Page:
The Sonics: We were average guys trying to do an above-average job
Every once in a while in the rock 'n' roll timeline, a band comes along and blows the lid off the conventional definitions of "loud" and "fast." Most folks remember names like the Ramones, the MC5, and the Stooges but the legendary Tacoma, Washington, garage band the Sonics predated all of them. In the early '60s the Sonics were college-aged guys playing a mix of '50s rock 'n' roll standards, but their hardscrabble background gave them a distinct edge. Here, the bones of punk rock are beginning emerge in the slashing guitar of Larry Parypa and the wild-armed drumming of powerhouse Bob Bennett. The soulful screams of frontman Gerry Roslie and Rob Lind's saxophone kept things thoroughly anchored in the blues tradition.
Since 2007, the Sonics have played occasional festival dates and European tours, but now they're back on the attack with a wide ranging world tour to whet appetites for their forthcoming LP. Gimme Noise reached saxophonist Rob Lind before Saturday's show at First Avenue to talk about that new material, as well the band's enduring legacy.
Gimme Noise: One of the things that seems to be forgotten when people talk about bands like yours is that many of you started out by playing a lot of R&B material. How important was R&B and early soul on the Sonics' formation?
Rob Lind: Oh, very important, and we did a lot of it. In those days, we were playing three and sometimes four sets, and we were rocker boys, we wanted to rock we did... I think everything that Little Richard ever thought of. But by the same token, we were still doing Little Willie John, we were doing James Brown, and we were doing all kinds of stuff like that. It was about two-thirds rock to one-third rhythm and blues stuff.
Did performers that you famously covered, like Little Richard, Huey Smith, Rufus Thomas, etc tour up to Seattle and make a big impression when you went to see them, or did you gain that from records?
I never did, but the black groups used to play at a place on the outskirts of town at a place called the Evergreen Ballroom. You could go down there and it'd be all black people and then 15 white rock musicians right in front of the stage. I saw the Bobby Bland Revue two or three times, I saw Ike and Tina Turner twice. I stood three feet away from Tina Turner when she was singing, so we definitely got a chance to see some of that stuff. Not a lot, James Brown came through and played one of the big venues in town, in the Armory there and we went to see him.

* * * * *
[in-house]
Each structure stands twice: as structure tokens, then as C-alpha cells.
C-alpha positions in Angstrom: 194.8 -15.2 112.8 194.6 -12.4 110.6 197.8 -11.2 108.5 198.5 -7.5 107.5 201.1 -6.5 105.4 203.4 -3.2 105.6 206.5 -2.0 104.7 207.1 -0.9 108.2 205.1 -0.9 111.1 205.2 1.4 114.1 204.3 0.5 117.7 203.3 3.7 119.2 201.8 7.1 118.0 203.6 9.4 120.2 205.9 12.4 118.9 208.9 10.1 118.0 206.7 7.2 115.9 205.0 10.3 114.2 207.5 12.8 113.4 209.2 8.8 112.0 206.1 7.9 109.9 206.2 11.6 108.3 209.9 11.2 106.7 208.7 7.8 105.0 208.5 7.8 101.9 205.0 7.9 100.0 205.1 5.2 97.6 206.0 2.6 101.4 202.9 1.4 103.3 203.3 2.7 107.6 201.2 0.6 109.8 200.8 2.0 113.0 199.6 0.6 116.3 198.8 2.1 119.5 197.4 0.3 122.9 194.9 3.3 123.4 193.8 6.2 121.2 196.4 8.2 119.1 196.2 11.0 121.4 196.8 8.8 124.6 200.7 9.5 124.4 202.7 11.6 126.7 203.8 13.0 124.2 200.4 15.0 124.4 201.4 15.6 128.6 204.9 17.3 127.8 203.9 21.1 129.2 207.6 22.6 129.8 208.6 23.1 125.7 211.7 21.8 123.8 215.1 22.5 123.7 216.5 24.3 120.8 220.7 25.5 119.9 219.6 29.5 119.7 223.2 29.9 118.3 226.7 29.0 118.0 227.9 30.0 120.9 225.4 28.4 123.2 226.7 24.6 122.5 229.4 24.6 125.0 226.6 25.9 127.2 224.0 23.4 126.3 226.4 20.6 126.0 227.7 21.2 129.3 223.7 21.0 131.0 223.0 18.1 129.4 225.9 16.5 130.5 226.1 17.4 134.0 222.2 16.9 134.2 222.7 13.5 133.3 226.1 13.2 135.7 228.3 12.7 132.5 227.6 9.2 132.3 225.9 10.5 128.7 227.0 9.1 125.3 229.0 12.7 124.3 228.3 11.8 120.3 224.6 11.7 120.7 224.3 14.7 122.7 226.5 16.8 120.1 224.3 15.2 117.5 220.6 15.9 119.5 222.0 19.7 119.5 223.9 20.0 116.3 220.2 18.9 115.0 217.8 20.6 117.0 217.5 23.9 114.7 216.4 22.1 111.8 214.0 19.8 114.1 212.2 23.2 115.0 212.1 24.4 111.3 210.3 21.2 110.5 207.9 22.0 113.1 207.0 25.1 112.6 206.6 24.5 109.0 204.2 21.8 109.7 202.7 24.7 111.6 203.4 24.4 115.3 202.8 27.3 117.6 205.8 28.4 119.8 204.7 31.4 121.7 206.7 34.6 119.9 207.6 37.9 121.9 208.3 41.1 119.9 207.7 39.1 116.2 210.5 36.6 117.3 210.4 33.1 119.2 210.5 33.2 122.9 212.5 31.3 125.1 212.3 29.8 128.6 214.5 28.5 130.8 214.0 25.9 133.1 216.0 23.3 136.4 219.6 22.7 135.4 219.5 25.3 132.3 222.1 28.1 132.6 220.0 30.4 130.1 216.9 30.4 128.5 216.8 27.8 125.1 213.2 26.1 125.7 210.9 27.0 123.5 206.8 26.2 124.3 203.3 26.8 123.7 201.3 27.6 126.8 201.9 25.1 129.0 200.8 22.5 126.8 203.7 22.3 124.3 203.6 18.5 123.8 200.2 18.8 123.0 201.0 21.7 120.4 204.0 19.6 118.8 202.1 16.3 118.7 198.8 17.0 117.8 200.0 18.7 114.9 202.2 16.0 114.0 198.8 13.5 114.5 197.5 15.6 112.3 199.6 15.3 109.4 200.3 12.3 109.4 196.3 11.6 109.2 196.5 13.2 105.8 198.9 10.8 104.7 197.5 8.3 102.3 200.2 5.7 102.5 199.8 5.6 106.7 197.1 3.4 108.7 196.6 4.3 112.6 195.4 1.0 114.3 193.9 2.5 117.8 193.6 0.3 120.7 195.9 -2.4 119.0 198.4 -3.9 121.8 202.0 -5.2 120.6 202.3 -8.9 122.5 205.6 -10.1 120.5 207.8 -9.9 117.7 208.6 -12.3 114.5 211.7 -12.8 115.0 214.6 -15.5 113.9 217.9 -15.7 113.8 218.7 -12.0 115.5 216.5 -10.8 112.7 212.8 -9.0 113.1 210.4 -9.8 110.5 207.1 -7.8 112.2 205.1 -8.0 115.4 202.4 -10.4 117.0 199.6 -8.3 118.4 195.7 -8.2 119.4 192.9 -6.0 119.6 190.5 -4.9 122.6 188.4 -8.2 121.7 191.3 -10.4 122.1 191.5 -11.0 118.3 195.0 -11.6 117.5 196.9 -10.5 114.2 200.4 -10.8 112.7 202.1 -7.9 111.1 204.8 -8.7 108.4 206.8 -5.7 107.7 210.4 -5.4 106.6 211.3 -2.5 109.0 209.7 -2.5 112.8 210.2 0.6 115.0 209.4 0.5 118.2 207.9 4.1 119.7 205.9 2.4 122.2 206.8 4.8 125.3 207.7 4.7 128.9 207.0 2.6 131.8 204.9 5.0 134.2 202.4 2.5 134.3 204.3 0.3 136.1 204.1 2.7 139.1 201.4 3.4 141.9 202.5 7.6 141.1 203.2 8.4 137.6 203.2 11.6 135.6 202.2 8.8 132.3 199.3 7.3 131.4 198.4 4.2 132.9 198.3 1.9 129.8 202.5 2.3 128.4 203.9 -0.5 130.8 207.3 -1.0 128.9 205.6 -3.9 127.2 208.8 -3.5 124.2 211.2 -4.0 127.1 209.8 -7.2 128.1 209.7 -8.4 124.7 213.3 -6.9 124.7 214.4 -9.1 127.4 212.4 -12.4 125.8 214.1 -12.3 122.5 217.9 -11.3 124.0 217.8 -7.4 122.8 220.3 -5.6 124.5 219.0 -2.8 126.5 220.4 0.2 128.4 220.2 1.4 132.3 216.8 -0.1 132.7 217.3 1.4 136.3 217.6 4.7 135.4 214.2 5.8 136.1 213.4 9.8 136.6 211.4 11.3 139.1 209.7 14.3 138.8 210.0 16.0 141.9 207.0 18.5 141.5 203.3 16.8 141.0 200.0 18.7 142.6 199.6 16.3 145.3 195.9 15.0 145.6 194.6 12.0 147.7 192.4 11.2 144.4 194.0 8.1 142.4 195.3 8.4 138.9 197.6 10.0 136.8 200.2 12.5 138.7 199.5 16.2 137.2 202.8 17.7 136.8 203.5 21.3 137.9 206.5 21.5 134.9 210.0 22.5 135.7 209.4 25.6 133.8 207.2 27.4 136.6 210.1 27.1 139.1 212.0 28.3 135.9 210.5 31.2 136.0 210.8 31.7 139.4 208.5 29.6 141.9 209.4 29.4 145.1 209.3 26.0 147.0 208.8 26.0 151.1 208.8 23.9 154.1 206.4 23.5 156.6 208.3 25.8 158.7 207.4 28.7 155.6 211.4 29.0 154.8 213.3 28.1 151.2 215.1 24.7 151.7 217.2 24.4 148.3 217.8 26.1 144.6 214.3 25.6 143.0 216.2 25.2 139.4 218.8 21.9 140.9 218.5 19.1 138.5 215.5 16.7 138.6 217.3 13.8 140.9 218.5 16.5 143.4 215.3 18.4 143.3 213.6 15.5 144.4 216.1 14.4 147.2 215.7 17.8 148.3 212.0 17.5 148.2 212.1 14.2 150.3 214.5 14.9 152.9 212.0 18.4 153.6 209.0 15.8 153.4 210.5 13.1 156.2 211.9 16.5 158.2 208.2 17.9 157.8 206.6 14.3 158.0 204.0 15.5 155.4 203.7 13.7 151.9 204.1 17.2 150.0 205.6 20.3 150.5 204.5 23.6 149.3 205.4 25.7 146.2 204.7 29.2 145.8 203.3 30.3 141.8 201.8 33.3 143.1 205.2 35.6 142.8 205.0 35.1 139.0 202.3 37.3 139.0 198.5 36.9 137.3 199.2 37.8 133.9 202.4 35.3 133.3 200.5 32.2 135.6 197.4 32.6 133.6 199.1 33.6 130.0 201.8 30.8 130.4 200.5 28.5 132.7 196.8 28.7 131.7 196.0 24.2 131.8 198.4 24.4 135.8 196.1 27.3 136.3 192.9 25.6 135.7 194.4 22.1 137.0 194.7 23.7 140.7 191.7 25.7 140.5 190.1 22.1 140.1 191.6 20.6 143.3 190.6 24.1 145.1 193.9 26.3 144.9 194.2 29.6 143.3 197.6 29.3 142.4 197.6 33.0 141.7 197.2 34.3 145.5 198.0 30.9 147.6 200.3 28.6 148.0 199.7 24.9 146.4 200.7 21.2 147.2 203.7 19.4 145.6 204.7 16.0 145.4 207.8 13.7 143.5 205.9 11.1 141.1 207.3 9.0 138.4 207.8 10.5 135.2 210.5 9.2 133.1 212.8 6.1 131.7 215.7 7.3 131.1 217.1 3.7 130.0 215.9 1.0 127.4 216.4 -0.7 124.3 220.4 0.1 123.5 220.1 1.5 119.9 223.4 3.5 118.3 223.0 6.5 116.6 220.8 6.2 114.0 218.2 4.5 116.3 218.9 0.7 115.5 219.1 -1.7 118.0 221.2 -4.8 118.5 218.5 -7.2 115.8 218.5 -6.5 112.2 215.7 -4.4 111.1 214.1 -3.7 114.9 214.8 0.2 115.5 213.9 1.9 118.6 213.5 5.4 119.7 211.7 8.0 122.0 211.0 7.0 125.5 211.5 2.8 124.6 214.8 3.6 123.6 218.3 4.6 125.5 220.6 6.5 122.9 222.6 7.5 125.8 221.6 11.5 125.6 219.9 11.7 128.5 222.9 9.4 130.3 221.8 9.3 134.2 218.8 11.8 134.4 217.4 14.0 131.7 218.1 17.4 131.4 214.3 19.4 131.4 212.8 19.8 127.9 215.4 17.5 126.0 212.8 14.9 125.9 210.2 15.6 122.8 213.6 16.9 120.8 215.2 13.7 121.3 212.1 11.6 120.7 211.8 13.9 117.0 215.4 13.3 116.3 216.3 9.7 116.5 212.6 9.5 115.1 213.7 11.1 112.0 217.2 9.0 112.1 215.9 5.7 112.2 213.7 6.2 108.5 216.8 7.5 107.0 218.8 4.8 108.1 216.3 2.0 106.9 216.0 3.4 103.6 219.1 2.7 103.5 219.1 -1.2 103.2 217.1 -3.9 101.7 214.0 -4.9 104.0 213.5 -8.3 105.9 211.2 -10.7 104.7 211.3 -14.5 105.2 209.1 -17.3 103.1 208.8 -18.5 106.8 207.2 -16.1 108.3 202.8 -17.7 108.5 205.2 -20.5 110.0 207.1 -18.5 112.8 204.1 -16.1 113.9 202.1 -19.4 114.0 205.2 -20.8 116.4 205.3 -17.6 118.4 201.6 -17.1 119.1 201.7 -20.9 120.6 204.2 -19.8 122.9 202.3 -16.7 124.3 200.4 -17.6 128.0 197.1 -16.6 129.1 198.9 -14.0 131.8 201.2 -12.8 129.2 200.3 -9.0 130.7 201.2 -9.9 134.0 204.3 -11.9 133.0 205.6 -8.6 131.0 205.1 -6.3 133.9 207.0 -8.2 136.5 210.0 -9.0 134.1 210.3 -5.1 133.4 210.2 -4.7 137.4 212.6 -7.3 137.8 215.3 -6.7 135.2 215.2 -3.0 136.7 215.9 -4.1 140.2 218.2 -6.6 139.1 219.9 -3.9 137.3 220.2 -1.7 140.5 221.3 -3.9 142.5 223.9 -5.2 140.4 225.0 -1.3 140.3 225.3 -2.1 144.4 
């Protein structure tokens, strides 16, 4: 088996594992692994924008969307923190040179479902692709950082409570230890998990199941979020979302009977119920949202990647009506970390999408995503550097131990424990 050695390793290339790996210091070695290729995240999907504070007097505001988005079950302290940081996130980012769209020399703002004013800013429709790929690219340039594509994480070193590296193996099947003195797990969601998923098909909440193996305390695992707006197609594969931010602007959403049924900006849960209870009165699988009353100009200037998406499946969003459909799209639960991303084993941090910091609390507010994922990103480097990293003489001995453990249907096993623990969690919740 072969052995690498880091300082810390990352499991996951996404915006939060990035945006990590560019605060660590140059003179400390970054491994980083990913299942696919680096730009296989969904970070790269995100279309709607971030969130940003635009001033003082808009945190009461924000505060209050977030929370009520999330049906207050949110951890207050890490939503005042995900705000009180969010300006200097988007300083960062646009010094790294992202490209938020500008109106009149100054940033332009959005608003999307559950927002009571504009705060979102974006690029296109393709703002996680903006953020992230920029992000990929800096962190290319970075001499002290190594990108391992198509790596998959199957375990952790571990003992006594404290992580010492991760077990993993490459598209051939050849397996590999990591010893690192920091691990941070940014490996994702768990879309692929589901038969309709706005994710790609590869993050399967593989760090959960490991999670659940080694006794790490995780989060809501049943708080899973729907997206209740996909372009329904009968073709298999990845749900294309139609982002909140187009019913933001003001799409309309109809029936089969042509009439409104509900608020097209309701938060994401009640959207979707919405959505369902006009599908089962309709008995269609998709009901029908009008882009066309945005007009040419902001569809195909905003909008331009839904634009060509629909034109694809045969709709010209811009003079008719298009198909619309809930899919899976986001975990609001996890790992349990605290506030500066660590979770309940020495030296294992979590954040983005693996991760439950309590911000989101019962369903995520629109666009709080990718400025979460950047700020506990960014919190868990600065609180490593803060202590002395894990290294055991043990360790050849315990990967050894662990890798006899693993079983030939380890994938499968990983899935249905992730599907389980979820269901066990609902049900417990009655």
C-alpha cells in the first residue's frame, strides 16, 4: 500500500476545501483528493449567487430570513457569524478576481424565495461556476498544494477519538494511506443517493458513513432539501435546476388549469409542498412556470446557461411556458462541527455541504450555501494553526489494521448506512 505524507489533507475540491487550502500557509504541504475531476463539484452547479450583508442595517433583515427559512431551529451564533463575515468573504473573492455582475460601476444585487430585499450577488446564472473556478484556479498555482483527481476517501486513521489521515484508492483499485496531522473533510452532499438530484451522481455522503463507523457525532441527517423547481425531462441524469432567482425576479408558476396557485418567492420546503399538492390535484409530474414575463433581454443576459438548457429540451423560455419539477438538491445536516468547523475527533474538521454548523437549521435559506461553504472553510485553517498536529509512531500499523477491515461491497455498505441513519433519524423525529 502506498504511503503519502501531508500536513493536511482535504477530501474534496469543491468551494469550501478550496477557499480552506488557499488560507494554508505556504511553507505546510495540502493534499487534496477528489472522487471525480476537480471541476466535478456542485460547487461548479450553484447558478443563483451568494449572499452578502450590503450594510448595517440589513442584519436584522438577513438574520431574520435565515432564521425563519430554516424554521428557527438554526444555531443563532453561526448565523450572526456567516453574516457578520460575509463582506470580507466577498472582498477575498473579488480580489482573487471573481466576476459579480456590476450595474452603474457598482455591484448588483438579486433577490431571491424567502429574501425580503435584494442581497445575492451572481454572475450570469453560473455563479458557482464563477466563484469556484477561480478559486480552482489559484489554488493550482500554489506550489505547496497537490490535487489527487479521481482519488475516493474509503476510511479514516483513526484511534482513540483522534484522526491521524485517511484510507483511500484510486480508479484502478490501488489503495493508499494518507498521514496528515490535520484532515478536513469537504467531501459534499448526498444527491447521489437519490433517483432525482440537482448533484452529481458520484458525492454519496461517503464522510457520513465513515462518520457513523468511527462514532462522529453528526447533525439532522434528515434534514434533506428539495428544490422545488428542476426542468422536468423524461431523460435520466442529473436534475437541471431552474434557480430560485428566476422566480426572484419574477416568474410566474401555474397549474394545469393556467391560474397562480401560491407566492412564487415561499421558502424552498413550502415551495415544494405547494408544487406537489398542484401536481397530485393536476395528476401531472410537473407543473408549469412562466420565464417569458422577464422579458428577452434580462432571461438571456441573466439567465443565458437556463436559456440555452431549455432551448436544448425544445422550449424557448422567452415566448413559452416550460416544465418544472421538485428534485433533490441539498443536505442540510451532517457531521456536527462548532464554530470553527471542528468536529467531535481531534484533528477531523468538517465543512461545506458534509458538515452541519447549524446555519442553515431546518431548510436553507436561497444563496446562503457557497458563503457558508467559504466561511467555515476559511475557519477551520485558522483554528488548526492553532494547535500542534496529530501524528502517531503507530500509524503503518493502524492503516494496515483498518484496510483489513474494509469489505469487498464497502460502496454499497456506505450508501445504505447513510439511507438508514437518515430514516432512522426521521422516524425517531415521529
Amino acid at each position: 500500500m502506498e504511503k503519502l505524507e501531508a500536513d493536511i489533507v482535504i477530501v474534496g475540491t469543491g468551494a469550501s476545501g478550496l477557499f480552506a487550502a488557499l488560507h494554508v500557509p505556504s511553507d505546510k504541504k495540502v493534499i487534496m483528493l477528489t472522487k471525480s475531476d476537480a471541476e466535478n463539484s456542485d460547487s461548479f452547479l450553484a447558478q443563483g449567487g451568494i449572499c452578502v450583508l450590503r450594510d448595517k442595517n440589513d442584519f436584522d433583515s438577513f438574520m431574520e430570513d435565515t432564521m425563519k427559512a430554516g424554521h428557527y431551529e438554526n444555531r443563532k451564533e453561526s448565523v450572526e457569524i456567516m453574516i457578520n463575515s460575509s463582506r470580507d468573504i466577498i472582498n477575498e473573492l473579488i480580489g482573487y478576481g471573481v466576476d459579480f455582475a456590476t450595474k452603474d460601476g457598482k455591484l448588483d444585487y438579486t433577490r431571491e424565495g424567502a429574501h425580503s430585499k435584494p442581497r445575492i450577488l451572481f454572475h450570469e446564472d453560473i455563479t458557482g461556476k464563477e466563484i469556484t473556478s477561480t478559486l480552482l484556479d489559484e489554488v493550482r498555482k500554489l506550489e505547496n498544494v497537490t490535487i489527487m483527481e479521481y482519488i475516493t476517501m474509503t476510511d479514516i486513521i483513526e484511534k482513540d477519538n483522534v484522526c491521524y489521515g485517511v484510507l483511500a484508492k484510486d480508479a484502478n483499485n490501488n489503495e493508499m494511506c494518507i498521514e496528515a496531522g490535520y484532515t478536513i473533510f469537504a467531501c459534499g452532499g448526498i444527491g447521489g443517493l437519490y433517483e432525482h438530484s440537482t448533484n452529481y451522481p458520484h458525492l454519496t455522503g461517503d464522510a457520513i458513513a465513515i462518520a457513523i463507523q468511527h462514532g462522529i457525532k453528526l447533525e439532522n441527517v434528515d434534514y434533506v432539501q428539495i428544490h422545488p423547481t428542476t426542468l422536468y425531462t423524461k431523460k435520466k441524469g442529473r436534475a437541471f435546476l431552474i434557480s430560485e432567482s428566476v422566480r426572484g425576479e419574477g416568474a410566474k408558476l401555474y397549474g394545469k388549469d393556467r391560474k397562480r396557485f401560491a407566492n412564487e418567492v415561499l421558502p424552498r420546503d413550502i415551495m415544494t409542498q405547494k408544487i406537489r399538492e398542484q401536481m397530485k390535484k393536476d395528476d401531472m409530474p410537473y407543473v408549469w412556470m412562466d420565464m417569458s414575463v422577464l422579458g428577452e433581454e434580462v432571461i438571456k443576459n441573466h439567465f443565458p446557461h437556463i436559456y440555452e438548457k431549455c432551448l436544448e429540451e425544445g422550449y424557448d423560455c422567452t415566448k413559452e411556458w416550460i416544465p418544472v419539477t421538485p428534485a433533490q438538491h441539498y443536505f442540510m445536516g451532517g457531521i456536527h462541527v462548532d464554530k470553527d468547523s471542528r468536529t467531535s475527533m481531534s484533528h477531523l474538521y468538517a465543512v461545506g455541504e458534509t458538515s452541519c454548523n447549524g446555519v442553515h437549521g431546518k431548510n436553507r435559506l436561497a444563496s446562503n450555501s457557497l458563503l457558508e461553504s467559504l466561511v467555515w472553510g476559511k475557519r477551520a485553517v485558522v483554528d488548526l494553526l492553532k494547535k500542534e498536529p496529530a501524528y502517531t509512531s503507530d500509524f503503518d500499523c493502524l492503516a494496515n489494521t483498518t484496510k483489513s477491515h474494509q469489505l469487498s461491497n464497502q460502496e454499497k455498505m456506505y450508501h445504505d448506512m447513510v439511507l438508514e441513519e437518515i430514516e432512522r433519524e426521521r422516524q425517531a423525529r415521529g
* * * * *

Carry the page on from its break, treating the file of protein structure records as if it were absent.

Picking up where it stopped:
What about your own personal sax playing? Who were some of your biggest influences? King Curtis comes to mind.
Well, I love King Curtis. There was a band called Johnny & the Hurricanes, they were a national band, had two or three national records, and their sax player was outta sight! He played dirty, and that's the way I wanted to play.
In the Pacific Northwest there was two main centers of music, back then. Seattle was very urbane, our contemporaries that were up there playing were all very good, sax players were wonderful and still are, really wonderful jazz players. We were down in Tacoma, so we used to say, "If Seattle is like London, than Tacoma is like Liverpool." It's a blue collar harbor town, our dads were all blue-collar guys and we just wanted to rock. We weren't trying to be jazz musicians. So our guitar player Larry [Parypa], he played as dirty as he knew how, and I was trying to do the same on the sax. Gerry [Roslie]'s pounding on the piano and screaming, our drummer at the time, Bob Bennett was just pounding on them. So that was the difference, we didn't swing, we were more four-four, straight ahead and right in your face.
Did you have any idea at the time that your group was more hard-edged than some of your garage contemporaries?
Yeah, we did, one of the terms that I use today to describe the Sonics is that we were average guys trying to do an above-average job. We were average musicians, each in our own right, nobody was a jazz guy, but when you put the five of us together, something happens and all of a sudden it's an earthquake. It's always been that way, and it's that way right now. We work every night to do the best job we can, and it always comes out pretty well, but it's like the whole is better than the sum of the parts.